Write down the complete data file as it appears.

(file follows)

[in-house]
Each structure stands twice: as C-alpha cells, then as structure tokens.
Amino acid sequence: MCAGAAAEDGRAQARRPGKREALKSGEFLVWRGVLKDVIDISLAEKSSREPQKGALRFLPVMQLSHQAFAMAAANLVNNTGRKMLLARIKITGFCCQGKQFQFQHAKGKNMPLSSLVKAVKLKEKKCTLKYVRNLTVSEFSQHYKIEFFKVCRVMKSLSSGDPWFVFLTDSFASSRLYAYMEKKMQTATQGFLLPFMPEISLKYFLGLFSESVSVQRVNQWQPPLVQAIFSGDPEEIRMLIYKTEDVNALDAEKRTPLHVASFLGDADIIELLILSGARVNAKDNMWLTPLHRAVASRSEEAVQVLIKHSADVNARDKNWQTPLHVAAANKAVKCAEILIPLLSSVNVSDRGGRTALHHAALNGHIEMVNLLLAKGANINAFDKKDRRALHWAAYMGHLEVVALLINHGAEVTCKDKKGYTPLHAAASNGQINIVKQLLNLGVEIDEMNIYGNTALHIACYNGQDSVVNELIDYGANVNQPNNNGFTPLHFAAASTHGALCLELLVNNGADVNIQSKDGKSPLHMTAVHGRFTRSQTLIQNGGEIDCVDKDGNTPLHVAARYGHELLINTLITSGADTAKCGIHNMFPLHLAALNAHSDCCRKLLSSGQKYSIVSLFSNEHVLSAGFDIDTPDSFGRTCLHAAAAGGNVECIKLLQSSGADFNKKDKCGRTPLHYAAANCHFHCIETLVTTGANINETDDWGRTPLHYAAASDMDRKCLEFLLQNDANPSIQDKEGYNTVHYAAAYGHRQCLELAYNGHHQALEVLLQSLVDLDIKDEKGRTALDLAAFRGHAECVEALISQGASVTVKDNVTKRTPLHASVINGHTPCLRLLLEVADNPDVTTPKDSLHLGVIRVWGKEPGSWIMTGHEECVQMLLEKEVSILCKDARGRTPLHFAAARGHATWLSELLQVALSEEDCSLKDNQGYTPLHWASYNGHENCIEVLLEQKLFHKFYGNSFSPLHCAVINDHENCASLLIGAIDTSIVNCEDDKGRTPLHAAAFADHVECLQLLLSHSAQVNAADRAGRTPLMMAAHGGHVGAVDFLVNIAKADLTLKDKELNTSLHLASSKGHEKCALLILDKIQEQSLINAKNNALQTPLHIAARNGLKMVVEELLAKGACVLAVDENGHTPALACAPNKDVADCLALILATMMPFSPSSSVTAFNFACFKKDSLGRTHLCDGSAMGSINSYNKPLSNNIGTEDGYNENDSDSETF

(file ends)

[in-house]
Each structure stands twice: as C-alpha cells, then as structure tokens.
Amino acid sequence: MCAGAAAEDGRAQARRPGKREALKSGEFLVWRGVLKDVIDISLAEKSSREPQKGALRFLPVMQLSHQAFAMAAANLVNNTGRKMLLARIKITGFCCQGKQFQFQHAKGKNMPLSSLVKAVKLKEKKCTLKYVRNLTVSEFSQHYKIEFFKVCRVMKSLSSGDPWFVFLTDSFASSRLYAYMEKKMQTATQGFLLPFMPEISLKYFLGLFSESVSVQRVNQWQPPLVQAIFSGDPEEIRMLIYKTEDVNALDAEKRTPLHVASFLGDADIIELLILSGARVNAKDNMWLTPLHRAVASRSEEAVQVLIKHSADVNARDKNWQTPLHVAAANKAVKCAEILIPLLSSVNVSDRGGRTALHHAALNGHIEMVNLLLAKGANINAFDKKDRRALHWAAYMGHLEVVALLINHGAEVTCKDKKGYTPLHAAASNGQINIVKQLLNLGVEIDEMNIYGNTALHIACYNGQDSVVNELIDYGANVNQPNNNGFTPLHFAAASTHGALCLELLVNNGADVNIQSKDGKSPLHMTAVHGRFTRSQTLIQNGGEIDCVDKDGNTPLHVAARYGHELLINTLITSGADTAKCGIHNMFPLHLAALNAHSDCCRKLLSSGQKYSIVSLFSNEHVLSAGFDIDTPDSFGRTCLHAAAAGGNVECIKLLQSSGADFNKKDKCGRTPLHYAAANCHFHCIETLVTTGANINETDDWGRTPLHYAAASDMDRKCLEFLLQNDANPSIQDKEGYNTVHYAAAYGHRQCLELAYNGHHQALEVLLQSLVDLDIKDEKGRTALDLAAFRGHAECVEALISQGASVTVKDNVTKRTPLHASVINGHTPCLRLLLEVADNPDVTTPKDSLHLGVIRVWGKEPGSWIMTGHEECVQMLLEKEVSILCKDARGRTPLHFAAARGHATWLSELLQVALSEEDCSLKDNQGYTPLHWASYNGHENCIEVLLEQKLFHKFYGNSFSPLHCAVINDHENCASLLIGAIDTSIVNCEDDKGRTPLHAAAFADHVECLQLLLSHSAQVNAADRAGRTPLMMAAHGGHVGAVDFLVNIAKADLTLKDKELNTSLHLASSKGHEKCALLILDKIQEQSLINAKNNALQTPLHIAARNGLKMVVEELLAKGACVLAVDENGHTPALACAPNKDVADCLALILATMMPFSPSSSVTAFNFACFKKDSLGRTHLCDGSAMGSINSYNKPLSNNIGTEDGYNENDSDSETF